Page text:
Feeds

DARPA asks you to cram petaflops super into single rack

To dream the ExtremeScale dream

Mobile application security vulnerability report

The Defense Advanced Research Projects Agency - the research and development arm of the US military - has issued a challenge to nerds, geeks, techies, and boffins to bid on how they would build a petaflops-scale system of nearly unimaginable energy efficiency and compactness. Oh, and the prospective system also needs to be mobile and require no special programming skills to use.

In other words, DARPA wants an AK-47 that crunches numbers. Lots of numbers.

El Reg caught wind of DARPA's ExtremeScale thinking back in June 2009, when DARPA issued a request for information to the HPC community to come up with a supercomputing system that could jam a petaflops in a rack, burn only about 57 kilowatts (enough to be powered by a portable electric generator and including the juice needed to cooling the rack), and be easy to program. The idea seems patently ridiculous based on current technologies, and it's particularly silly without thinking about the price tag of such a development effort.

Still, DARPA is apparently unhappy enough about the current plans for exascale supercomputers from IBM, Cray, and Silicon Graphics - which Uncle Sam more or less pays to be in the HPC business - to go off the board and issue the ExtremeScale challenge to anyone who thinks they can crack the problem. And rather than trying to focus on creating ever-more-powerful supers, DARPA wants much smaller supers with lots of power and crazy levels of energy efficiency. It wants portable petaflops, mainly because you can't trust network links on a battlefield. (Even if you did, as DARPA did, invent the Internet).

You can fill out the request for proposal form to try to get on the list to participate in the bidding process for the Ubiquitous High Performance Computing program at DARPA here and take a look at the detailed goals of the program there.

DARPA is crazy, but it is not insane, and therefore, it does not expect companies to literally support its current applications on such a box - or even to support legacy compilers such as C and Fortran. The UHPC project does not expect the technologies proposed to be available until 2018, and it does not even care so much if the underlying technologies that would be deployed in a UHPC ExtremeScale system get widely commercialized. But DARPA is adamant that it wants to cram the system, its networking, its storage, and its cooling into a cabinet that is 24 inches wide by 78 inches high and 40 inches deep - a little wider and taller than a standard server rack.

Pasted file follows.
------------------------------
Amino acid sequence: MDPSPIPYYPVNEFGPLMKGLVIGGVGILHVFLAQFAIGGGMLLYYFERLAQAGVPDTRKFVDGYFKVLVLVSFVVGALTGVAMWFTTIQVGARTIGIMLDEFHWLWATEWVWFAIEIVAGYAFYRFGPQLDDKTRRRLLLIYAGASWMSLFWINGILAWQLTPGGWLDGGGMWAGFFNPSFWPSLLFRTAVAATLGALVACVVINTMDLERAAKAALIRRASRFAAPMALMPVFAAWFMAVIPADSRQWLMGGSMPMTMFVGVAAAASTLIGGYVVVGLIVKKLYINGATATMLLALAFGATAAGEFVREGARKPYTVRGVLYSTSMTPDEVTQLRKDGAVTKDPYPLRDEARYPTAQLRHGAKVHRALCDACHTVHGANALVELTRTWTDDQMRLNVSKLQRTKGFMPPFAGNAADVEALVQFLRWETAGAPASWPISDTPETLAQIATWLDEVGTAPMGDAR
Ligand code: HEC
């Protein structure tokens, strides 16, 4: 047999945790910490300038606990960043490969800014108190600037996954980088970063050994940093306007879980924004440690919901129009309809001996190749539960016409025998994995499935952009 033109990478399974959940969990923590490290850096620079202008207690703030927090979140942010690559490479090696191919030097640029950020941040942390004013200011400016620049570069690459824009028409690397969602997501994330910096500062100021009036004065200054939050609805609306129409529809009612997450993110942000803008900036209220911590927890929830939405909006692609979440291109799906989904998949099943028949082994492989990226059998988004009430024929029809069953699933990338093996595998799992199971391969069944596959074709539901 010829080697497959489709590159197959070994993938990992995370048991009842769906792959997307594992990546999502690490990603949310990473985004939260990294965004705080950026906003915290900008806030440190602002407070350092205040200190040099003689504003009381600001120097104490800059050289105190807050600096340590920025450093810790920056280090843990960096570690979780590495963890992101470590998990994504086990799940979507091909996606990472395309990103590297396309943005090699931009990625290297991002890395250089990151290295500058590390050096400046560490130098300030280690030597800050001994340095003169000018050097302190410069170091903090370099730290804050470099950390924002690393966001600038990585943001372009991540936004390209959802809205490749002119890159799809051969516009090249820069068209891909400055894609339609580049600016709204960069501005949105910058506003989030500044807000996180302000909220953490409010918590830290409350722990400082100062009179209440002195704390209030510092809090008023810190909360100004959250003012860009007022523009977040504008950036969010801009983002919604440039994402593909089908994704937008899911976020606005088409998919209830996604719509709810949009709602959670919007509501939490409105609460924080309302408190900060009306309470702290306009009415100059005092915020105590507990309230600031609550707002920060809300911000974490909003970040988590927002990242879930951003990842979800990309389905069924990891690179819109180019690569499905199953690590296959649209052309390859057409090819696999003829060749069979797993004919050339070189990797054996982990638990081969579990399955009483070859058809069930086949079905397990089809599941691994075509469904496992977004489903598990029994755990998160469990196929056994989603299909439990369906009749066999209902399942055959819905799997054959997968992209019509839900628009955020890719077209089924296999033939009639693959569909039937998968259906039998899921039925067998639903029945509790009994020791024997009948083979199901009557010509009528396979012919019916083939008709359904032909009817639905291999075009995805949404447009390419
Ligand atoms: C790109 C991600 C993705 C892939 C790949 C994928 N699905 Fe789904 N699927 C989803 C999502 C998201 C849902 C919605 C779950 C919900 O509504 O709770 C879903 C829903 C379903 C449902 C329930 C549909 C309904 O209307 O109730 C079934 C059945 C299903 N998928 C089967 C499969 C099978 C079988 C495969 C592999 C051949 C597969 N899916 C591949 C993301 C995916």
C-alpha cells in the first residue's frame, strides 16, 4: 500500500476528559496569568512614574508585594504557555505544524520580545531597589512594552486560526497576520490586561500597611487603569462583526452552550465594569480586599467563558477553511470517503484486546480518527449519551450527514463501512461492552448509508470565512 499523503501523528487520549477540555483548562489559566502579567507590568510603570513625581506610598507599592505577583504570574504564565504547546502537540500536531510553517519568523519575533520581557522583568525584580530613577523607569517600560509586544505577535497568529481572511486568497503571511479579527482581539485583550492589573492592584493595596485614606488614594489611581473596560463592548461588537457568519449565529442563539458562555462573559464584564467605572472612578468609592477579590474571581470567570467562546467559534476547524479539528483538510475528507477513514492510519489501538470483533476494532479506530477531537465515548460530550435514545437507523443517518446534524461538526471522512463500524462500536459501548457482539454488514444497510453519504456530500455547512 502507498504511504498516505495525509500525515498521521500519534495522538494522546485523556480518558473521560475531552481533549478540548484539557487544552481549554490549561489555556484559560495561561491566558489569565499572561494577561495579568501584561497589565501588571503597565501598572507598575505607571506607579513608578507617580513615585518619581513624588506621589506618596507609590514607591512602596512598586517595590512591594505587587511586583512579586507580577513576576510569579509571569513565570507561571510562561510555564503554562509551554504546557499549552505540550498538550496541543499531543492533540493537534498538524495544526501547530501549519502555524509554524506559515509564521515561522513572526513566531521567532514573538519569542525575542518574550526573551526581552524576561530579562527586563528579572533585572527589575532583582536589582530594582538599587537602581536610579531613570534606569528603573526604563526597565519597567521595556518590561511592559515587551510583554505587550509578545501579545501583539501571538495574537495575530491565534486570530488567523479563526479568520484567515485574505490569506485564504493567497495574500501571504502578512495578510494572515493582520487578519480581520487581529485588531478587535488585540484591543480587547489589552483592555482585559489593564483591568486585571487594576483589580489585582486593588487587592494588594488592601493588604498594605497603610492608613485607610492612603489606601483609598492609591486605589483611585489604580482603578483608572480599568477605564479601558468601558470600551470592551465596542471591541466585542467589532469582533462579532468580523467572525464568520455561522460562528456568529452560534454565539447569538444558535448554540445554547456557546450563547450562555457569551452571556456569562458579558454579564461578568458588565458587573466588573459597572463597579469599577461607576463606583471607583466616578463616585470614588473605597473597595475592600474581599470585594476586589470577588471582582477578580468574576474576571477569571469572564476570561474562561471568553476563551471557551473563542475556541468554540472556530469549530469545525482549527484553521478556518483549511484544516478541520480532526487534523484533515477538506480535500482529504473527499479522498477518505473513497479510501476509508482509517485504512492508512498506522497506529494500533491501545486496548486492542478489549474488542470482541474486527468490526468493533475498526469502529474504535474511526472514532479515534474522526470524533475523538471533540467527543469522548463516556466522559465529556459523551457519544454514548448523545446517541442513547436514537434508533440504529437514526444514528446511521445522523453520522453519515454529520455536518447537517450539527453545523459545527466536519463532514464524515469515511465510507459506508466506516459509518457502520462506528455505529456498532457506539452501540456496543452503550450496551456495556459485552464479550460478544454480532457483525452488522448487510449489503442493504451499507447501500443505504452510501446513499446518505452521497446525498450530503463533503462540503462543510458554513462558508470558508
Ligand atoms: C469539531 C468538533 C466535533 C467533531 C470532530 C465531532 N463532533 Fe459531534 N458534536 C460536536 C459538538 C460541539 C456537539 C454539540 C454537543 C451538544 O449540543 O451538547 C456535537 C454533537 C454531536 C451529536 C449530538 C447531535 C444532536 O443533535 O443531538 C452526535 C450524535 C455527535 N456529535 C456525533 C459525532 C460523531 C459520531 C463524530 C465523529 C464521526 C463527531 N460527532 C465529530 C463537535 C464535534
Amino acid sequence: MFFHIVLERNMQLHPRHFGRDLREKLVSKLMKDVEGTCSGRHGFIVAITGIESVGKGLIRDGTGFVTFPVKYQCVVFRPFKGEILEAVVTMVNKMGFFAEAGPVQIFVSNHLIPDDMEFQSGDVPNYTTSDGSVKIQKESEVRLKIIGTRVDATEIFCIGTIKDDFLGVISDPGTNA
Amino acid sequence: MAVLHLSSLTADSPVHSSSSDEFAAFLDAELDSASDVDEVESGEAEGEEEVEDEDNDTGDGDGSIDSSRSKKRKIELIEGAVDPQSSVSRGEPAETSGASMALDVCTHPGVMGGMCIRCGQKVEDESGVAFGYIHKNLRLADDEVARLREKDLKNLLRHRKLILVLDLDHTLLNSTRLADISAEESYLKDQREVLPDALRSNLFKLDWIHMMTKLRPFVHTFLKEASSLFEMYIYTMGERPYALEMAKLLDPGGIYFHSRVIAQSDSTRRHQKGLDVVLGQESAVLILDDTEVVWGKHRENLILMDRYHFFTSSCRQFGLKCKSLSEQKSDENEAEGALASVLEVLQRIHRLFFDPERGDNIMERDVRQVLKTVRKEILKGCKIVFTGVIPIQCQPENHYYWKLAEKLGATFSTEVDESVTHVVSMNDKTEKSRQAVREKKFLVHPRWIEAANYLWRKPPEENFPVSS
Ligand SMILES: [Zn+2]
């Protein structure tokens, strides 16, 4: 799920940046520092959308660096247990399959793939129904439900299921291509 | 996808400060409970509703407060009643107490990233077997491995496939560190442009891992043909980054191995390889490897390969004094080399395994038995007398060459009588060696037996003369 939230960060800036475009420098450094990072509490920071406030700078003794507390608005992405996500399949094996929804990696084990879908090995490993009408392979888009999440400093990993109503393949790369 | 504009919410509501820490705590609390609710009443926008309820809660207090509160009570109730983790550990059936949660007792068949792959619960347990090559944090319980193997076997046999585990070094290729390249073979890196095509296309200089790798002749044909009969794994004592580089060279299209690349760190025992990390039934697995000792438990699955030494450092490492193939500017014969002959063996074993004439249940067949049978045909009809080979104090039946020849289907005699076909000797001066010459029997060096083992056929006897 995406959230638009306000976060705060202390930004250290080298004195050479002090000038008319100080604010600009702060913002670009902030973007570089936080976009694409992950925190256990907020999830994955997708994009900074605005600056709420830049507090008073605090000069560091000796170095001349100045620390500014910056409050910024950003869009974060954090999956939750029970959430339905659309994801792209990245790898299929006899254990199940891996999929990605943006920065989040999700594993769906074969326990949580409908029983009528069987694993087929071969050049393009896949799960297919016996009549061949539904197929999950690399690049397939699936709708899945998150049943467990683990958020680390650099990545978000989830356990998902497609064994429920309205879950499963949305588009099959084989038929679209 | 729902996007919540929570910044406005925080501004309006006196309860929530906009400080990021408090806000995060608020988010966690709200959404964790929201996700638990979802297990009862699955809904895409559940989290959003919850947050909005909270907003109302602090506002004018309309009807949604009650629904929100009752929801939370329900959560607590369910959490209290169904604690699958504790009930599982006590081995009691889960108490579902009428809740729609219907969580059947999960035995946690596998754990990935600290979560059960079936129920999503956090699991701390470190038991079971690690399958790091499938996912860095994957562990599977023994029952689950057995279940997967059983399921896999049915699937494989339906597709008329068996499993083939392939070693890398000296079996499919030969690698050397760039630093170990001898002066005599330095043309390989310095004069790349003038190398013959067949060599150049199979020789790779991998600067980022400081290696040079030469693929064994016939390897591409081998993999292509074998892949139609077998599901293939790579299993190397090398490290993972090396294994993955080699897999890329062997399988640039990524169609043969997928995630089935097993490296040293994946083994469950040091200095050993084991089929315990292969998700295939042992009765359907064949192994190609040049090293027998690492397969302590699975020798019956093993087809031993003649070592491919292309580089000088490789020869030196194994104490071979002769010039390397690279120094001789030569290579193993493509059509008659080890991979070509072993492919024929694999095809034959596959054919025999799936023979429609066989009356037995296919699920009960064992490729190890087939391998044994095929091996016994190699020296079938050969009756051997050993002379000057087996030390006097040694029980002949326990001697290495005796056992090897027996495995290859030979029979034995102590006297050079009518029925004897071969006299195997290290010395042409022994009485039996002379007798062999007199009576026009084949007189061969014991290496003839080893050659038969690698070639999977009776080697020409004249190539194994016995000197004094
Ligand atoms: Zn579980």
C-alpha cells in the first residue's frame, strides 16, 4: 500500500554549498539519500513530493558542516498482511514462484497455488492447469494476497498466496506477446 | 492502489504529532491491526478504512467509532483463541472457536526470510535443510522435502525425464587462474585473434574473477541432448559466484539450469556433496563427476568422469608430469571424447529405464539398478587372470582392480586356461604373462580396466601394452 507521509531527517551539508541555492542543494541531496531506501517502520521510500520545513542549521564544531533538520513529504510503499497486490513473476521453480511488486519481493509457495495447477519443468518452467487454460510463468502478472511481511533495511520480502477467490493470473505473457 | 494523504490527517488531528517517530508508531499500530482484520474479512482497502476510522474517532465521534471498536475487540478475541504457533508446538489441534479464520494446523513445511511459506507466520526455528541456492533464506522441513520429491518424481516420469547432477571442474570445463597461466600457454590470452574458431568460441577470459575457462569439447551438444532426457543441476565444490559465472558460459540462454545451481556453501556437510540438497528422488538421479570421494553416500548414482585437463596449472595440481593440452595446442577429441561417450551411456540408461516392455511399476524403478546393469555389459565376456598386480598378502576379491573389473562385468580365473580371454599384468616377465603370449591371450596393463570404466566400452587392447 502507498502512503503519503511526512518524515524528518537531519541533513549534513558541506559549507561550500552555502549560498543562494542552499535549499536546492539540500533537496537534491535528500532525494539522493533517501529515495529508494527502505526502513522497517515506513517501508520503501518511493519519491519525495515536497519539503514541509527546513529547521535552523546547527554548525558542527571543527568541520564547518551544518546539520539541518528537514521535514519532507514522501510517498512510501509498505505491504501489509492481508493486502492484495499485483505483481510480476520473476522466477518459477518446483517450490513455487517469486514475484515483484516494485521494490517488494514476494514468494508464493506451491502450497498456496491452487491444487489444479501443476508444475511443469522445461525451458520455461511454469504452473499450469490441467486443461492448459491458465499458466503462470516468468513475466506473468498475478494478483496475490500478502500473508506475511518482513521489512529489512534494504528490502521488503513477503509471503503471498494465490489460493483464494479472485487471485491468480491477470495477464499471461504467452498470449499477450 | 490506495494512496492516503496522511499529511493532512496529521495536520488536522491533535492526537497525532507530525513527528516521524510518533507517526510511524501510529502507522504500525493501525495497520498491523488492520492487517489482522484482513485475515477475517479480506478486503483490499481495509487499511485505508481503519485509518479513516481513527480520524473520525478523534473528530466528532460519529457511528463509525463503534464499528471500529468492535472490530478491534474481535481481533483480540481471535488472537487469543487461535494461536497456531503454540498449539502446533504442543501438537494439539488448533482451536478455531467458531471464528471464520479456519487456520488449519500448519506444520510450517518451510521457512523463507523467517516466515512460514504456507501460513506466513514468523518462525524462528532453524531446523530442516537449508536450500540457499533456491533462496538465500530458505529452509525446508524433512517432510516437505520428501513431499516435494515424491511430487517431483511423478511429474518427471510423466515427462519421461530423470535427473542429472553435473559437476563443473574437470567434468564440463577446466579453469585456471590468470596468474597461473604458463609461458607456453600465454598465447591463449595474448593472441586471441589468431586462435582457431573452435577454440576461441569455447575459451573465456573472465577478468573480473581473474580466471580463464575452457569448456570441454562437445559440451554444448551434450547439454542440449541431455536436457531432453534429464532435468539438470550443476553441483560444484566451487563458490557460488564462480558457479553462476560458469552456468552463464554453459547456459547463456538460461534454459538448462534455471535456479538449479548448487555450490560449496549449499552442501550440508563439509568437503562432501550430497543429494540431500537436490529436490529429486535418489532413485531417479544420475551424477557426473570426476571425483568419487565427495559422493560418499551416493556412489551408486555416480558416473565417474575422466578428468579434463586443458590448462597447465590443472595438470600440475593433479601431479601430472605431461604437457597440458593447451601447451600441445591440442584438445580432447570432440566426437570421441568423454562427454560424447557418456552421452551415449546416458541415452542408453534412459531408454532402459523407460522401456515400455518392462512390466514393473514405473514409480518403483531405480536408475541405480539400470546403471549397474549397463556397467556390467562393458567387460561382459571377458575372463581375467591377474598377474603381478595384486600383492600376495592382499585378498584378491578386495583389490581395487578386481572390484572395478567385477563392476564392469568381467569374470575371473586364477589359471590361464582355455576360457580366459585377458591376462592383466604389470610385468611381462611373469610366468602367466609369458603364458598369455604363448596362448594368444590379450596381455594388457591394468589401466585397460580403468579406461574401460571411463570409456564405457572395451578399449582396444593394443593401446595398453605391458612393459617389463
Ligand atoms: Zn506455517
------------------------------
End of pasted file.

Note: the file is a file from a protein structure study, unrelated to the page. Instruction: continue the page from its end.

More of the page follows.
DARPA also wants the system to deliver 50 gigaflops per watt on the Linpack benchmark test, with a peak performance of one petaflops. That 57 kilowatt power budget is essentially what is required to completely run the box. The system has to chew on data coming in from a massive streaming sensor array, do single- and double-precision floating point math that is compatible with IEEE754 standards as well as 16-bit, 32-bit, and 64-bit integer math. The UHPC ExtremeScale system will need something on the order of 10 bytes per flops, or 10 petabytes, according to the DARPA specs.

Bridging the IT gap between rising business demands and ageing tools

More from The Register

next story
Manic malware Mayhem spreads through Linux, FreeBSD web servers
And how Google could cripple infection rate in a second
EU's top data cops to meet Google, Microsoft et al over 'right to be forgotten'
Plan to hammer out 'coherent' guidelines. Good luck chaps!
US judge: YES, cops or feds so can slurp an ENTIRE Gmail account
Crooks don't have folders labelled 'drug records', opines NY beak
FLAPE – the next BIG THING in storage
Find cold data with flash, transmit it from tape
Seagate chances ARM with NAS boxes for the SOHO crowd
There's an Atom-powered offering, too
Gartner: To the right, to the right – biz sync firms who've won in a box to the right...
Magic quadrant: Top marks for, er, completeness of vision, EMC
prev story

Whitepapers

Reducing security risks from open source software
Follow a few strategies and your organization can gain the full benefits of open source and the cloud without compromising the security of your applications.
Consolidation: The Foundation for IT Business Transformation
In this whitepaper learn how effective consolidation of IT and business resources can enable multiple, meaningful business benefits.
Application security programs and practises
Follow a few strategies and your organization can gain the full benefits of open source and the cloud without compromising the security of your applications.
Boost IT visibility and business value
How building a great service catalog relieves pressure points and demonstrates the value of IT service management.
Consolidation: the foundation for IT and business transformation
In this whitepaper learn how effective consolidation of IT and business resources can enable multiple, meaningful business benefits.